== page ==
Decide what color you want your leaves to be. Are they summer green leaves or will you be painting fall color? My painting is of fall leaves so my underpainting will be with my yellow and red paint with a little blue in background areas. If you are painting green leaves, which colors will you choose?

Cover your entire sheet of paper with water using a flat brush or spray bottle. Mix up your paints using a lot of water. Loosely cover the entire surface of the paper letting the paint flow and blend. Start to plan your composition by where you place the color. Have fun!

STEP 2 – Painting the Foreground Leaves

Let the surface of the paper dry a little. You can use a hair dryer to help. Then mix darker variations of your leaf colors and start to define the shapes of the leaves. You may find that the paint runs outside of the edges. Don’t worry if that happens. But to avoid it, make sure the paper is drier or mix less water into your pigment. Experiment. Try to make each leaf different from the one next to it.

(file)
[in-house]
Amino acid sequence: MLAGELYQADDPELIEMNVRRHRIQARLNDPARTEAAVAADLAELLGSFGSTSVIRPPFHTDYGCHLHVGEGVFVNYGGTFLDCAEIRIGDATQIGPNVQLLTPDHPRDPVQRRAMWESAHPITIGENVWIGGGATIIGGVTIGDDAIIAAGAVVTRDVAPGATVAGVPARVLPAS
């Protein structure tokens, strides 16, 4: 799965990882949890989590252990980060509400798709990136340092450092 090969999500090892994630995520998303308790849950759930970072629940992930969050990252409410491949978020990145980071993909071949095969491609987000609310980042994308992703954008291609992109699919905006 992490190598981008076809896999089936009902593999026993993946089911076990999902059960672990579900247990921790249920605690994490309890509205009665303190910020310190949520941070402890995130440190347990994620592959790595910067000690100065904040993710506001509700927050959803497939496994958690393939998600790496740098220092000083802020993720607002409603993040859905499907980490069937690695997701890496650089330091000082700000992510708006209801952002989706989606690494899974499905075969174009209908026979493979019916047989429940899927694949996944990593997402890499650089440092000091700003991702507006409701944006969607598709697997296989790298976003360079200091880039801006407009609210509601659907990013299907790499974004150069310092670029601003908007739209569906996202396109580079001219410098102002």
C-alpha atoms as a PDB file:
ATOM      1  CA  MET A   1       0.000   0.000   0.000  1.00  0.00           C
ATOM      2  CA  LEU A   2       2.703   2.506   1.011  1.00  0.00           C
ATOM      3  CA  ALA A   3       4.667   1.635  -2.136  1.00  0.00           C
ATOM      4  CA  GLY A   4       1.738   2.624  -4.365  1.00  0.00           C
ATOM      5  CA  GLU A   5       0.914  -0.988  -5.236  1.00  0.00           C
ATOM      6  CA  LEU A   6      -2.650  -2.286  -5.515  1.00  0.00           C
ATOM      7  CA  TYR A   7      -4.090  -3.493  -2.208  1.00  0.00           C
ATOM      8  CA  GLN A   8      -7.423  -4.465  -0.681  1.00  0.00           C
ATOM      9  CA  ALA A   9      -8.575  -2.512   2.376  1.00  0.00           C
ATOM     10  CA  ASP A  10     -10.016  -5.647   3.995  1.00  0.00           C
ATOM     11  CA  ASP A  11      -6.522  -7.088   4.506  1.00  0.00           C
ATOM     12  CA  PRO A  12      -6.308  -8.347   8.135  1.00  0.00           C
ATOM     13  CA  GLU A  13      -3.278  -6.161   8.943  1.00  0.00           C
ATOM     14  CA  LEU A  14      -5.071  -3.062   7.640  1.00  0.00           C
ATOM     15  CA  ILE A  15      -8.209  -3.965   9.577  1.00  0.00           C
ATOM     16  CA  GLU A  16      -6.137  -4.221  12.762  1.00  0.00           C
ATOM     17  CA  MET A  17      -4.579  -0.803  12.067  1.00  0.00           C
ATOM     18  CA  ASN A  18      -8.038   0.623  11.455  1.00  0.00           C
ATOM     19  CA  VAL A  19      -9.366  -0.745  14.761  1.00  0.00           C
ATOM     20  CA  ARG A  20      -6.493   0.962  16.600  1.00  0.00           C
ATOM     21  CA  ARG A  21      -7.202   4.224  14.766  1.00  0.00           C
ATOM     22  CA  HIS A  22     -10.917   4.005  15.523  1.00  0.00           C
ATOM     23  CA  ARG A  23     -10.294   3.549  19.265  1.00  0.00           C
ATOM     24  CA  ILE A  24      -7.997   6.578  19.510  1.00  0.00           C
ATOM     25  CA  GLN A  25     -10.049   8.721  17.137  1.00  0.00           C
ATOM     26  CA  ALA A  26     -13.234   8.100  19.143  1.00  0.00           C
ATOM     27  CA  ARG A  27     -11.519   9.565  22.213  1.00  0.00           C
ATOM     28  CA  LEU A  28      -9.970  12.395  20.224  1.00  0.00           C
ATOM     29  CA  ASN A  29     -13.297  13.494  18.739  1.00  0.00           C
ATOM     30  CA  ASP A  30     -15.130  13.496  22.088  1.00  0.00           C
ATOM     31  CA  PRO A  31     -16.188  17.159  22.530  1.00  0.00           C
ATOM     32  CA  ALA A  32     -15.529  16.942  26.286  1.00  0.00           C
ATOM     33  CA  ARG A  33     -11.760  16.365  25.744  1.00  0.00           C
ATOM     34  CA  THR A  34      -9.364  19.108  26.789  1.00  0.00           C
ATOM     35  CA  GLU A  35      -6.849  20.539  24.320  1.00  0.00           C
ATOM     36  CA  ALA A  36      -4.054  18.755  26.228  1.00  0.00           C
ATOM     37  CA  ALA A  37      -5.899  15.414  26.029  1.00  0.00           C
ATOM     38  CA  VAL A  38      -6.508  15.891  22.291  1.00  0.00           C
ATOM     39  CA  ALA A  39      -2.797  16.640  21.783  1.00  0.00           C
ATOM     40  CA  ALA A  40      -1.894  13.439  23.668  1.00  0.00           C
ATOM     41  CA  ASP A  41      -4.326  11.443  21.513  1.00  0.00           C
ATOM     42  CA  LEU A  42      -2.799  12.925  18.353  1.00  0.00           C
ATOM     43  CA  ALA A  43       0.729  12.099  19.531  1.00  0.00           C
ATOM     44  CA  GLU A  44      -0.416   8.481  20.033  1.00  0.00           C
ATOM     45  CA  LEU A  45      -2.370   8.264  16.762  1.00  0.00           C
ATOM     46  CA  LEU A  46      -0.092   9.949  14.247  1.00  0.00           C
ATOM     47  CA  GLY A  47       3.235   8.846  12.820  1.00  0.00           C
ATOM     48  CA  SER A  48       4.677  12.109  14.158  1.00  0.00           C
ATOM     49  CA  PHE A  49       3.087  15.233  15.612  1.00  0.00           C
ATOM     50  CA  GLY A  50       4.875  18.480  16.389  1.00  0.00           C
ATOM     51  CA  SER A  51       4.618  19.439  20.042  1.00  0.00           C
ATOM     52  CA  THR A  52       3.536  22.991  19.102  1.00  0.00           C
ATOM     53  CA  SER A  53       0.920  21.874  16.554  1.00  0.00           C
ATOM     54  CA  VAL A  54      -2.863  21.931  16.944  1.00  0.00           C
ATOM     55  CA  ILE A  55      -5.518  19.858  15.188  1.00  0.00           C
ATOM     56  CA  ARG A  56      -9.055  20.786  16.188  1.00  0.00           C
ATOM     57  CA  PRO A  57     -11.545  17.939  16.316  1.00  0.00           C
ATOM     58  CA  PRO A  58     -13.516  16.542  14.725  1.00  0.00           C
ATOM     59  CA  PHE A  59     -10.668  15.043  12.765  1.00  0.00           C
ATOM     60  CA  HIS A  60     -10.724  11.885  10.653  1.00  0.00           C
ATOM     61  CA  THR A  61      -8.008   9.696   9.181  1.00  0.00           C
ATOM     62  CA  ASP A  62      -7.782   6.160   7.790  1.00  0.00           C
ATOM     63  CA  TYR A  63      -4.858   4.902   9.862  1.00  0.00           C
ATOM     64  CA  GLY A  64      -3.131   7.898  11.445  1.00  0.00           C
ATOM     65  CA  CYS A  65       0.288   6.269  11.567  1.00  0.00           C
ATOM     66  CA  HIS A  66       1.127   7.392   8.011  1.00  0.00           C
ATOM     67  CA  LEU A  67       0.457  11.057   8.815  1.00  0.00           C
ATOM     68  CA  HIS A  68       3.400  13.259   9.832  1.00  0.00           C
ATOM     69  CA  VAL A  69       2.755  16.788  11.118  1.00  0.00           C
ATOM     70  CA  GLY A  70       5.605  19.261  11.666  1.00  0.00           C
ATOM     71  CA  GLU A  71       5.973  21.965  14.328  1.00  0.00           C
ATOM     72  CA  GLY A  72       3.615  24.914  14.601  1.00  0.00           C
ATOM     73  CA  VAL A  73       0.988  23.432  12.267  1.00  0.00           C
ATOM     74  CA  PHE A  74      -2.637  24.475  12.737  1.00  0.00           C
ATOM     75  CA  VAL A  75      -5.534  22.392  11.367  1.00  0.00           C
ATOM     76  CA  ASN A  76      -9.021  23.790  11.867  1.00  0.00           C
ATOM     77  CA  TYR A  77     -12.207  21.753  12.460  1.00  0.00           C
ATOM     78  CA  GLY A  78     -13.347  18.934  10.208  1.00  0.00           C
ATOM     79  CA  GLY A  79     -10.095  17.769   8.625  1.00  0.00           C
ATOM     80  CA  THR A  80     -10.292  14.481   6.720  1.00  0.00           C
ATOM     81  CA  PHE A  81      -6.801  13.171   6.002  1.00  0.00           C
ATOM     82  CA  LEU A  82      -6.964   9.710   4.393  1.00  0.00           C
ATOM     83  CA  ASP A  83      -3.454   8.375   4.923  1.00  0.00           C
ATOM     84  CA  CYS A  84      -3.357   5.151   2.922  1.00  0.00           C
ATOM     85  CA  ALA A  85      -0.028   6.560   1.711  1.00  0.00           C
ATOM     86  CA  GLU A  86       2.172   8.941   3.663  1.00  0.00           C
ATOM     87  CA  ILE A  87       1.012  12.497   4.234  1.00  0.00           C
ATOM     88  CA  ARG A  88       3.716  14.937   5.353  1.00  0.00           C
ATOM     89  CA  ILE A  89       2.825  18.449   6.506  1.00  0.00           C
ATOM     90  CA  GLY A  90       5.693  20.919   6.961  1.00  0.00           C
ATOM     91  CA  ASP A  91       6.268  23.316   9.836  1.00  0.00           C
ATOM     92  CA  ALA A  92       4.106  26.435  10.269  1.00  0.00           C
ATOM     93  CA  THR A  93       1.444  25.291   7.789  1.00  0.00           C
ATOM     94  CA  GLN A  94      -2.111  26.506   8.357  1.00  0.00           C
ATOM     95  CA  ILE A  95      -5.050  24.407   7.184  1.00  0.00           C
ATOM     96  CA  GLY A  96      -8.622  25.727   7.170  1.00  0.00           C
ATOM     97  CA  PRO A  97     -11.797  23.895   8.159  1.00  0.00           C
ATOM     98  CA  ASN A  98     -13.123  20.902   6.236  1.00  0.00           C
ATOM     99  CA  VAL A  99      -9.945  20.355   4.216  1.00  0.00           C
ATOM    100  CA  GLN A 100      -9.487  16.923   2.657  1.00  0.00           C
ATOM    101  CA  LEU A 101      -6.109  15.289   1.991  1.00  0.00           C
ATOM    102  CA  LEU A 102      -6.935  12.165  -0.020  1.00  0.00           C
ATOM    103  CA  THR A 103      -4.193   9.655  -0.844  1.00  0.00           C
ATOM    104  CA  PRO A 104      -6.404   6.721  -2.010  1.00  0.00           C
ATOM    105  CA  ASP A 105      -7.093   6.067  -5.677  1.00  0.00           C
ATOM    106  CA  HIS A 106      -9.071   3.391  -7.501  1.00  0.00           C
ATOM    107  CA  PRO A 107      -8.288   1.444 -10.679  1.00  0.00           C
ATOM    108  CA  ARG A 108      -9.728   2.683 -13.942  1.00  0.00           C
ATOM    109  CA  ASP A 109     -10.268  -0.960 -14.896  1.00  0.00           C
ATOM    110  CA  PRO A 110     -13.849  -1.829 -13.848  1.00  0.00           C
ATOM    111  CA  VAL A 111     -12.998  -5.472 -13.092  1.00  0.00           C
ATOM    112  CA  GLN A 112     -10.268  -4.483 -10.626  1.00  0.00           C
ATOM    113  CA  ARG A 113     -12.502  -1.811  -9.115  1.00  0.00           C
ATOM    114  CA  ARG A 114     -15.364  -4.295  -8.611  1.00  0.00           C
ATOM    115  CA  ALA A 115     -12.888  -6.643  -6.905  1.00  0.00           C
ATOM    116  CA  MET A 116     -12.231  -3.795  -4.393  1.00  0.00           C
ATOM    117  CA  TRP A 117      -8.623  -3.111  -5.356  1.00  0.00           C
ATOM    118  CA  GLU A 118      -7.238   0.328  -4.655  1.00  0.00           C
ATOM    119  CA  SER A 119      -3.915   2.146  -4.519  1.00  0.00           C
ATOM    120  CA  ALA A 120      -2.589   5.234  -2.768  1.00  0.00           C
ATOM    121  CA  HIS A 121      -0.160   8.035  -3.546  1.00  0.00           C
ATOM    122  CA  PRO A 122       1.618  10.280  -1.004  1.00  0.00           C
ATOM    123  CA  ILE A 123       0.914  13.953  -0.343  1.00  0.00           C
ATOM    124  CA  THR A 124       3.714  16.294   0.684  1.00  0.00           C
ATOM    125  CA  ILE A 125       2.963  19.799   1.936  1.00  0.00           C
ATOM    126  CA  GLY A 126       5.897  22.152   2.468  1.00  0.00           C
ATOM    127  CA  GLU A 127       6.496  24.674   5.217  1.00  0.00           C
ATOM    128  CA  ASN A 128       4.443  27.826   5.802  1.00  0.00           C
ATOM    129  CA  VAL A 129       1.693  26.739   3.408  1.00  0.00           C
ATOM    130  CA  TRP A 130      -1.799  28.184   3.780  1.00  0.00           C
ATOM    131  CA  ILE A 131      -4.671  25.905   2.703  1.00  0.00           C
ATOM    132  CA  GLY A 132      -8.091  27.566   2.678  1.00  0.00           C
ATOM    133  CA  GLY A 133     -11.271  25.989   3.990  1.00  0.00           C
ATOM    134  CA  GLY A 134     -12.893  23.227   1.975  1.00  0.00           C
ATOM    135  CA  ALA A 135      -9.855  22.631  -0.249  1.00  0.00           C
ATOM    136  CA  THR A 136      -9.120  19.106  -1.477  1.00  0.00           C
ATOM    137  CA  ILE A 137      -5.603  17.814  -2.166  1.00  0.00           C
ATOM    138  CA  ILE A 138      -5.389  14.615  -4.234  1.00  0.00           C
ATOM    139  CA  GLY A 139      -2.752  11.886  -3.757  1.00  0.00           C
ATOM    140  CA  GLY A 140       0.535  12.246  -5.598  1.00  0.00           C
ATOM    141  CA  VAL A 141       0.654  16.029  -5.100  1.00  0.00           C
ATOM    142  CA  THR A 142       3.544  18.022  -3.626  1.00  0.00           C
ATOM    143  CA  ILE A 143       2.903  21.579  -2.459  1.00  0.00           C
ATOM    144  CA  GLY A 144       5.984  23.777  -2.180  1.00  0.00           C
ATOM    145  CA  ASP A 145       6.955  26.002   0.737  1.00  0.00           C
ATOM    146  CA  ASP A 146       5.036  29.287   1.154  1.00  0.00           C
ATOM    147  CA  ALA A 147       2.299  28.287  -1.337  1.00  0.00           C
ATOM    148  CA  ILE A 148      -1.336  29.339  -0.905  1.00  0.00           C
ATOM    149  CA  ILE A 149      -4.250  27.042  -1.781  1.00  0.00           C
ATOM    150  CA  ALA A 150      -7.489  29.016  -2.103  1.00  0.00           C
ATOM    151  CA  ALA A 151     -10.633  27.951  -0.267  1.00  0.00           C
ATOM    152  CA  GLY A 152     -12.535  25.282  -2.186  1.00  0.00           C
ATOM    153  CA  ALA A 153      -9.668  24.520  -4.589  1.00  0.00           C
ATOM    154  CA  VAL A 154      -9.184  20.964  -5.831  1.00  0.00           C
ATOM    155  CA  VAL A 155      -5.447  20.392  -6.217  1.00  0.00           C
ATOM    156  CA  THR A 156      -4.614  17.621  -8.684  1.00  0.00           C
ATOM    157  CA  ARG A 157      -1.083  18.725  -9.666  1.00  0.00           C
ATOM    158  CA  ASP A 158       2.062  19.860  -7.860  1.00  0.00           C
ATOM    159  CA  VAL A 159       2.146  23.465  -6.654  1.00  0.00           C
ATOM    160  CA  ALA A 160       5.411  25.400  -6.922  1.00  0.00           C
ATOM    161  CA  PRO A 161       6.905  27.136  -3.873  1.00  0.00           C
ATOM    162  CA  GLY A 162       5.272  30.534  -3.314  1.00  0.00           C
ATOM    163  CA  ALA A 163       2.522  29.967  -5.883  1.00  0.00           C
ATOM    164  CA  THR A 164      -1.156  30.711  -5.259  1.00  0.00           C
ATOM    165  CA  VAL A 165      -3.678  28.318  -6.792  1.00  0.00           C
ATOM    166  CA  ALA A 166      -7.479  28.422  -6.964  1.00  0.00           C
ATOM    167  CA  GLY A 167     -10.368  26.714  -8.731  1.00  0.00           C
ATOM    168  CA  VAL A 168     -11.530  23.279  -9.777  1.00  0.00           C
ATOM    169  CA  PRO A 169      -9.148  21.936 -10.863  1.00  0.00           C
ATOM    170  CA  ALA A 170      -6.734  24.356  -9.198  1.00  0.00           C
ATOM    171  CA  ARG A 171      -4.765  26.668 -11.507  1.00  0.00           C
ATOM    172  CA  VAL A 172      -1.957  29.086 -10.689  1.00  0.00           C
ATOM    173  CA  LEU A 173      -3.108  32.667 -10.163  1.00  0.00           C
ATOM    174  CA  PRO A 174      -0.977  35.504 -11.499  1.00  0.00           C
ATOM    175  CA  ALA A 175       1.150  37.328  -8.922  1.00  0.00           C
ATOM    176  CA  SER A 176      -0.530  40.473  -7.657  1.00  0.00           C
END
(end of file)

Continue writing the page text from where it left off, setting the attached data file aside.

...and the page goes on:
STEP 3 – Painting the Background

This painting has a foreground and a background. The leaves are the foreground and around the leaves is the background. For my background, I will use the blue to mix grayer and darker colors that allow the brighter foreground leaves to stand out.

Use all three paints for the grayed background color. Start with blue, add a little red, then maybe a tiny touch of yellow to get a gray. Paint around the leaves, but you don’t have to be too careful.

STEP 4 – Making Adjustments

When the paint has dried, step back and look at your painting. The painting is at the awkward adolescent stage and you may think that now is a good time to throw it away. But hang in there, it needs adjustments. Let the painting tell you where it needs some brighter color, more detail, and darker color in the background. Ask yourself how you can make the painting more interesting?

STEP 5 – Finishing Touches